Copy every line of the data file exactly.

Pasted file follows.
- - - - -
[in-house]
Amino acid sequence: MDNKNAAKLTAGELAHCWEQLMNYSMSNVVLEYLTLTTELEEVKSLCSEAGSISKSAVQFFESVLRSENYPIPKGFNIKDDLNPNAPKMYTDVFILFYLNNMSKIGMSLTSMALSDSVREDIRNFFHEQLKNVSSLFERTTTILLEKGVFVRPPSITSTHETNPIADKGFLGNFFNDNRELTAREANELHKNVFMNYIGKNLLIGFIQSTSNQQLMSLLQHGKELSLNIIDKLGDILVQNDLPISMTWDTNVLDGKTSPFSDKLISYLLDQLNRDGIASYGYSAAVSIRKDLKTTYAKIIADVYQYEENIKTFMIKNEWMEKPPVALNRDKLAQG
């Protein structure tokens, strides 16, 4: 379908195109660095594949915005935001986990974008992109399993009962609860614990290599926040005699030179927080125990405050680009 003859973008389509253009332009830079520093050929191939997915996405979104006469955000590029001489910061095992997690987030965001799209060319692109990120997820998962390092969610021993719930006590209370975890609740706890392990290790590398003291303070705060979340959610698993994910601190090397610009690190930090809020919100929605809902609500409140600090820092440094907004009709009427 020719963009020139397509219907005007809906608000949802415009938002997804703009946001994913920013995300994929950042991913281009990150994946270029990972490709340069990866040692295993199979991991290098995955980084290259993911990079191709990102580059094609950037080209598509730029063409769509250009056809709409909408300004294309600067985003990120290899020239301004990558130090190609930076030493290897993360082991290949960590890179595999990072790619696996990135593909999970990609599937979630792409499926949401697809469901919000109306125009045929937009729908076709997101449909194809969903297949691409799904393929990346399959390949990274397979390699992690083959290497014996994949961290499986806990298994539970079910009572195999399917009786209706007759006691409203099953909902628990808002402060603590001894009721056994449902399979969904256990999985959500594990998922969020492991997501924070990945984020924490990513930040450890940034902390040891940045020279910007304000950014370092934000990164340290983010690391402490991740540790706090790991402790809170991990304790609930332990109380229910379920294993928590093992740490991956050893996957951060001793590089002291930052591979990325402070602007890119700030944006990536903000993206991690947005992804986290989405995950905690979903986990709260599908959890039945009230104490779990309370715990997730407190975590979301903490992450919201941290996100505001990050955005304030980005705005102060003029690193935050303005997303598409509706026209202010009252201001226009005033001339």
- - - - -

[in-house]
Amino acid sequence: MDNKNAAKLTAGELAHCWEQLMNYSMSNVVLEYLTLTTELEEVKSLCSEAGSISKSAVQFFESVLRSENYPIPKGFNIKDDLNPNAPKMYTDVFILFYLNNMSKIGMSLTSMALSDSVREDIRNFFHEQLKNVSSLFERTTTILLEKGVFVRPPSITSTHETNPIADKGFLGNFFNDNRELTAREANELHKNVFMNYIGKNLLIGFIQSTSNQQLMSLLQHGKELSLNIIDKLGDILVQNDLPISMTWDTNVLDGKTSPFSDKLISYLLDQLNRDGIASYGYSAAVSIRKDLKTTYAKIIADVYQYEENIKTFMIKNEWMEKPPVALNRDKLAQG
């Protein structure tokens, strides 16, 4: 379908195109660095594949915005935001986990974008992109399993009962609860614990290599926040005699030179927080125990405050680009 003859973008389509253009332009830079520093050929191939997915996405979104006469955000590029001489910061095992997690987030965001799209060319692109990120997820998962390092969610021993719930006590209370975890609740706890392990290790590398003291303070705060979340959610698993994910601190090397610009690190930090809020919100929605809902609500409140600090820092440094907004009709009427 020719963009020139397509219907005007809906608000949802415009938002997804703009946001994913920013995300994929950042991913281009990150994946270029990972490709340069990866040692295993199979991991290098995955980084290259993911990079191709990102580059094609950037080209598509730029063409769509250009056809709409909408300004294309600067985003990120290899020239301004990558130090190609930076030493290897993360082991290949960590890179595999990072790619696996990135593909999970990609599937979630792409499926949401697809469901919000109306125009045929937009729908076709997101449909194809969903297949691409799904393929990346399959390949990274397979390699992690083959290497014996994949961290499986806990298994539970079910009572195999399917009786209706007759006691409203099953909902628990808002402060603590001894009721056994449902399979969904256990999985959500594990998922969020492991997501924070990945984020924490990513930040450890940034902390040891940045020279910007304000950014370092934000990164340290983010690391402490991740540790706090790991402790809170991990304790609930332990109380229910379920294993928590093992740490991956050893996957951060001793590089002291930052591979990325402070602007890119700030944006990536903000993206991690947005992804986290989405995950905690979903986990709260599908959890039945009230104490779990309370715990997730407190975590979301903490992450919201941290996100505001990050955005304030980005705005102060003029690193935050303005997303598409509706026209202010009252201001226009005033001339």